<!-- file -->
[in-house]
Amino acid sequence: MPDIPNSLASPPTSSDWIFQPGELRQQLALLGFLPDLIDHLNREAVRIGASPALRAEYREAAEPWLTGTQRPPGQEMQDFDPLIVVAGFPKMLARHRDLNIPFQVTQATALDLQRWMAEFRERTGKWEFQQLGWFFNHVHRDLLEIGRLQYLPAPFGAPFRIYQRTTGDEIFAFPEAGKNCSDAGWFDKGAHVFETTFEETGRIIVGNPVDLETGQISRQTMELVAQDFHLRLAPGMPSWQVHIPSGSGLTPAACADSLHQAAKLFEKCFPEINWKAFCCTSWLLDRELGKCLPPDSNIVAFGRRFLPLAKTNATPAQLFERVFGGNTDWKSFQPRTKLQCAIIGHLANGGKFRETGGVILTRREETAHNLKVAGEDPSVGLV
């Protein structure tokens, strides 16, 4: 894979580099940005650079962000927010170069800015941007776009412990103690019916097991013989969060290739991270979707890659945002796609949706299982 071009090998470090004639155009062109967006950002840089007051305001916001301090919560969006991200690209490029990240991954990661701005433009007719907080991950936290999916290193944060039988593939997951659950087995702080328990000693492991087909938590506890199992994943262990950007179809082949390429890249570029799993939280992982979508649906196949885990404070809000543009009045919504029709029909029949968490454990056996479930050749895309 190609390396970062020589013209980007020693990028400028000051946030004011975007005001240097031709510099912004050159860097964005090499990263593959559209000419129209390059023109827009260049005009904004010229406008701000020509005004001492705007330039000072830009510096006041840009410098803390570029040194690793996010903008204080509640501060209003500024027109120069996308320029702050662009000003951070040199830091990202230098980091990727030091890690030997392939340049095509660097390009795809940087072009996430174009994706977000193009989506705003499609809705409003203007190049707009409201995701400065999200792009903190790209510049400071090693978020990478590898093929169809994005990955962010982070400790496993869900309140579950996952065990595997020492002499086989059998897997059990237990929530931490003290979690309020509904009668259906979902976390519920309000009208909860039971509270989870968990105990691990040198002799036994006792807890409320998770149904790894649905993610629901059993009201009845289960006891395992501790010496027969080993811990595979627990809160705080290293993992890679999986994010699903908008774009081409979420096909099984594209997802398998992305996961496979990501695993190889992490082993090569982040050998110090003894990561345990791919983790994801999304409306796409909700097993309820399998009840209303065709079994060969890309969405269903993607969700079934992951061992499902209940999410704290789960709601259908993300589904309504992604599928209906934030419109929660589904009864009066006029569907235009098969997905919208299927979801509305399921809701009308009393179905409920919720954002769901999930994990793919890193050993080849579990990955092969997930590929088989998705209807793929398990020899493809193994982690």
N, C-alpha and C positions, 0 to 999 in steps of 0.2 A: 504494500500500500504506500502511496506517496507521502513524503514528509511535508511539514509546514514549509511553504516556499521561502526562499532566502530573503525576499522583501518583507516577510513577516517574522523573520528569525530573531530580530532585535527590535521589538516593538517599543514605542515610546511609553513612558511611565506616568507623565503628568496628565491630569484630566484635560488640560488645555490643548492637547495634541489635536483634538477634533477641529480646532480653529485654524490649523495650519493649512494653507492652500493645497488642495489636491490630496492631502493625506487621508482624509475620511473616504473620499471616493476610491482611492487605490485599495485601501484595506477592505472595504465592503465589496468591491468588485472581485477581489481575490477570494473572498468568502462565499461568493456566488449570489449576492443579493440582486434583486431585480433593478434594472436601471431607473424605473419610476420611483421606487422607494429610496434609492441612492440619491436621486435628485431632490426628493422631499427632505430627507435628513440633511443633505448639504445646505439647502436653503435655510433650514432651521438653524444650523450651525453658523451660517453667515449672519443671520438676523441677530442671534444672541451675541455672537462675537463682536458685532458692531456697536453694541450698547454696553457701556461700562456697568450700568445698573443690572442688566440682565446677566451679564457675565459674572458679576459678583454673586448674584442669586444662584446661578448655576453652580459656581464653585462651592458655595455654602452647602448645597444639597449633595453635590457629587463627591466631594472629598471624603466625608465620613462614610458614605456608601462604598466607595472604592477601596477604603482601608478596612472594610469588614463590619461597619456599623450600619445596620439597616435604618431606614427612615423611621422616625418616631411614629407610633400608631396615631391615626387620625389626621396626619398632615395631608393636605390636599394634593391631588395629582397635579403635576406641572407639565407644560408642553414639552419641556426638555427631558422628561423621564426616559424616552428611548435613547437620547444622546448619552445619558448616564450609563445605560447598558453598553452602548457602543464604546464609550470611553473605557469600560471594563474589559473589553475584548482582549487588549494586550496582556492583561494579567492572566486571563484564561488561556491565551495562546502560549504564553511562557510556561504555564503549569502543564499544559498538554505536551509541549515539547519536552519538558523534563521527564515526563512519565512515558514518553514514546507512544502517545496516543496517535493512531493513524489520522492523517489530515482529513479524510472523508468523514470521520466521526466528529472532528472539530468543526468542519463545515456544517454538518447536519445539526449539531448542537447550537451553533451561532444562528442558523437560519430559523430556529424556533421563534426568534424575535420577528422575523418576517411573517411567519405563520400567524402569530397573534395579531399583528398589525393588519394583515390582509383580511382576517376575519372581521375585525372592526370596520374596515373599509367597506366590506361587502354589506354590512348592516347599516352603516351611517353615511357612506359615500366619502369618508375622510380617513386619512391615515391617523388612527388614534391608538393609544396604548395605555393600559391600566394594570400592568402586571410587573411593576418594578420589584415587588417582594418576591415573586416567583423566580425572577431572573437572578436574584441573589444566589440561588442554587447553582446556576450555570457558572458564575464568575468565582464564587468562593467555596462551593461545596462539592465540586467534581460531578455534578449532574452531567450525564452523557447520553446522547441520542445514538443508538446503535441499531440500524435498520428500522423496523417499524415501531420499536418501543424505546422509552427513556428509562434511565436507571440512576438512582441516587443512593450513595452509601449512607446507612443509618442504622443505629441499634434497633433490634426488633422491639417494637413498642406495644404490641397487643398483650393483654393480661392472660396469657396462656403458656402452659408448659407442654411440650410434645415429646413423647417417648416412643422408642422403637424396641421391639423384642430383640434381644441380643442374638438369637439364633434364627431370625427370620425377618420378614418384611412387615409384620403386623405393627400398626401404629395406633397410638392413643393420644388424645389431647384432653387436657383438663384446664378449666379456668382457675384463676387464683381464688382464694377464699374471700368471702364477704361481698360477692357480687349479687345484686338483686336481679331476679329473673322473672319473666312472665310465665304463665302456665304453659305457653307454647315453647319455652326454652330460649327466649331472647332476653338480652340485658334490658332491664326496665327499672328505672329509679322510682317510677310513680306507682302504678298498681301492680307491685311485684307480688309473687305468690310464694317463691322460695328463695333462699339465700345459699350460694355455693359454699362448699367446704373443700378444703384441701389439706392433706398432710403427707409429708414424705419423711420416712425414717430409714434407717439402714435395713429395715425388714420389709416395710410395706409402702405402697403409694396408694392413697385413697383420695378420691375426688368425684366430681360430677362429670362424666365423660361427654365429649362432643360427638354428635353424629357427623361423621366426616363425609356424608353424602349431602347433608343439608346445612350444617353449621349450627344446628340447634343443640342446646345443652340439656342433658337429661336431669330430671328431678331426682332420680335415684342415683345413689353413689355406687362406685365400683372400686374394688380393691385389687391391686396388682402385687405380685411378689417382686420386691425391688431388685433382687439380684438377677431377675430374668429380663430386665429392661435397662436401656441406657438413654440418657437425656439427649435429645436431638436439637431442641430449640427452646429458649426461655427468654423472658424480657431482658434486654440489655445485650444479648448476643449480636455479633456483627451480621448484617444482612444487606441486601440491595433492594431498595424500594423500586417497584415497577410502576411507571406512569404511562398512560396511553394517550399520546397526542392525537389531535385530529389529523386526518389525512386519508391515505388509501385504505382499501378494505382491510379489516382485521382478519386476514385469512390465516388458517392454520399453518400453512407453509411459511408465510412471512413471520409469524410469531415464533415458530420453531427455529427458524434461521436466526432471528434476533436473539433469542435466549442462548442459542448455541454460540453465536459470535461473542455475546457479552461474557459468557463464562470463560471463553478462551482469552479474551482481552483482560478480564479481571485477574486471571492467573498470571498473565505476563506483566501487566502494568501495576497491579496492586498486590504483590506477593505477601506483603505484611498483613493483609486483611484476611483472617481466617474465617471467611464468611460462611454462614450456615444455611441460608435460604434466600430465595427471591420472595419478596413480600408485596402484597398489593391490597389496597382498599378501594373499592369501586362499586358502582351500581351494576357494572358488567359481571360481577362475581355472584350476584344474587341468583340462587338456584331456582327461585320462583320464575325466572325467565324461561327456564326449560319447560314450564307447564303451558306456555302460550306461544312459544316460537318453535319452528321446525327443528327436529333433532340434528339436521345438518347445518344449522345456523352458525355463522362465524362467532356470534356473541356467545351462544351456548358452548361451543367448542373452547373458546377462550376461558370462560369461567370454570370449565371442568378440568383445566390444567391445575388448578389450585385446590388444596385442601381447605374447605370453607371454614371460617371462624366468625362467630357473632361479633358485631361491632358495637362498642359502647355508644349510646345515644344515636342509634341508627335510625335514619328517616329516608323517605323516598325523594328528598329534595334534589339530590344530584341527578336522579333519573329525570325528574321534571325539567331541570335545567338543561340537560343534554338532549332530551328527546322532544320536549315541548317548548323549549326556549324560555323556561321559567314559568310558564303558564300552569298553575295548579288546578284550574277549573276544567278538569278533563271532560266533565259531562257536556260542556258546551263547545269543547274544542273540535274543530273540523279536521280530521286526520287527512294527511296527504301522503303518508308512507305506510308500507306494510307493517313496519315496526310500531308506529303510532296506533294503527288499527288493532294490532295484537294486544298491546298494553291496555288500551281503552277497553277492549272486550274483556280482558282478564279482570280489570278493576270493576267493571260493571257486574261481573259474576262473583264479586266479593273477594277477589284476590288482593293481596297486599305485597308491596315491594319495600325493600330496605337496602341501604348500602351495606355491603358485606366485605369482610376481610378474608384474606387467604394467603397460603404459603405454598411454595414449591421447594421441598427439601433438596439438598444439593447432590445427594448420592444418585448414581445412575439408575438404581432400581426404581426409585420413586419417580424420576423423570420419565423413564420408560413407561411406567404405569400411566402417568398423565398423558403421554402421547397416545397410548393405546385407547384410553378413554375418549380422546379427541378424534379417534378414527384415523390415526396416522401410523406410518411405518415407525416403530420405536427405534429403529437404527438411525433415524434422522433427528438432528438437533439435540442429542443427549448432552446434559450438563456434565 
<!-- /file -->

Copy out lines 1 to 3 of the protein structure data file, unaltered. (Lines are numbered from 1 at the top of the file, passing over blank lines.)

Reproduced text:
[in-house]
Amino acid sequence: MPDIPNSLASPPTSSDWIFQPGELRQQLALLGFLPDLIDHLNREAVRIGASPALRAEYREAAEPWLTGTQRPPGQEMQDFDPLIVVAGFPKMLARHRDLNIPFQVTQATALDLQRWMAEFRERTGKWEFQQLGWFFNHVHRDLLEIGRLQYLPAPFGAPFRIYQRTTGDEIFAFPEAGKNCSDAGWFDKGAHVFETTFEETGRIIVGNPVDLETGQISRQTMELVAQDFHLRLAPGMPSWQVHIPSGSGLTPAACADSLHQAAKLFEKCFPEINWKAFCCTSWLLDRELGKCLPPDSNIVAFGRRFLPLAKTNATPAQLFERVFGGNTDWKSFQPRTKLQCAIIGHLANGGKFRETGGVILTRREETAHNLKVAGEDPSVGLV
């Protein structure tokens, strides 16, 4: 894979580099940005650079962000927010170069800015941007776009412990103690019916097991013989969060290739991270979707890659945002796609949706299982 071009090998470090004639155009062109967006950002840089007051305001916001301090919560969006991200690209490029990240991954990661701005433009007719907080991950936290999916290193944060039988593939997951659950087995702080328990000693492991087909938590506890199992994943262990950007179809082949390429890249570029799993939280992982979508649906196949885990404070809000543009009045919504029709029909029949968490454990056996479930050749895309 190609390396970062020589013209980007020693990028400028000051946030004011975007005001240097031709510099912004050159860097964005090499990263593959559209000419129209390059023109827009260049005009904004010229406008701000020509005004001492705007330039000072830009510096006041840009410098803390570029040194690793996010903008204080509640501060209003500024027109120069996308320029702050662009000003951070040199830091990202230098980091990727030091890690030997392939340049095509660097390009795809940087072009996430174009994706977000193009989506705003499609809705409003203007190049707009409201995701400065999200792009903190790209510049400071090693978020990478590898093929169809994005990955962010982070400790496993869900309140579950996952065990595997020492002499086989059998897997059990237990929530931490003290979690309020509904009668259906979902976390519920309000009208909860039971509270989870968990105990691990040198002799036994006792807890409320998770149904790894649905993610629901059993009201009845289960006891395992501790010496027969080993811990595979627990809160705080290293993992890679999986994010699903908008774009081409979420096909099984594209997802398998992305996961496979990501695993190889992490082993090569982040050998110090003894990561345990791919983790994801999304409306796409909700097993309820399998009840209303065709079994060969890309969405269903993607969700079934992951061992499902209940999410704290789960709601259908993300589904309504992604599928209906934030419109929660589904009864009066006029569907235009098969997905919208299927979801509305399921809701009308009393179905409920919720954002769901999930994990793919890193050993080849579990990955092969997930590929088989998705209807793929398990020899493809193994982690």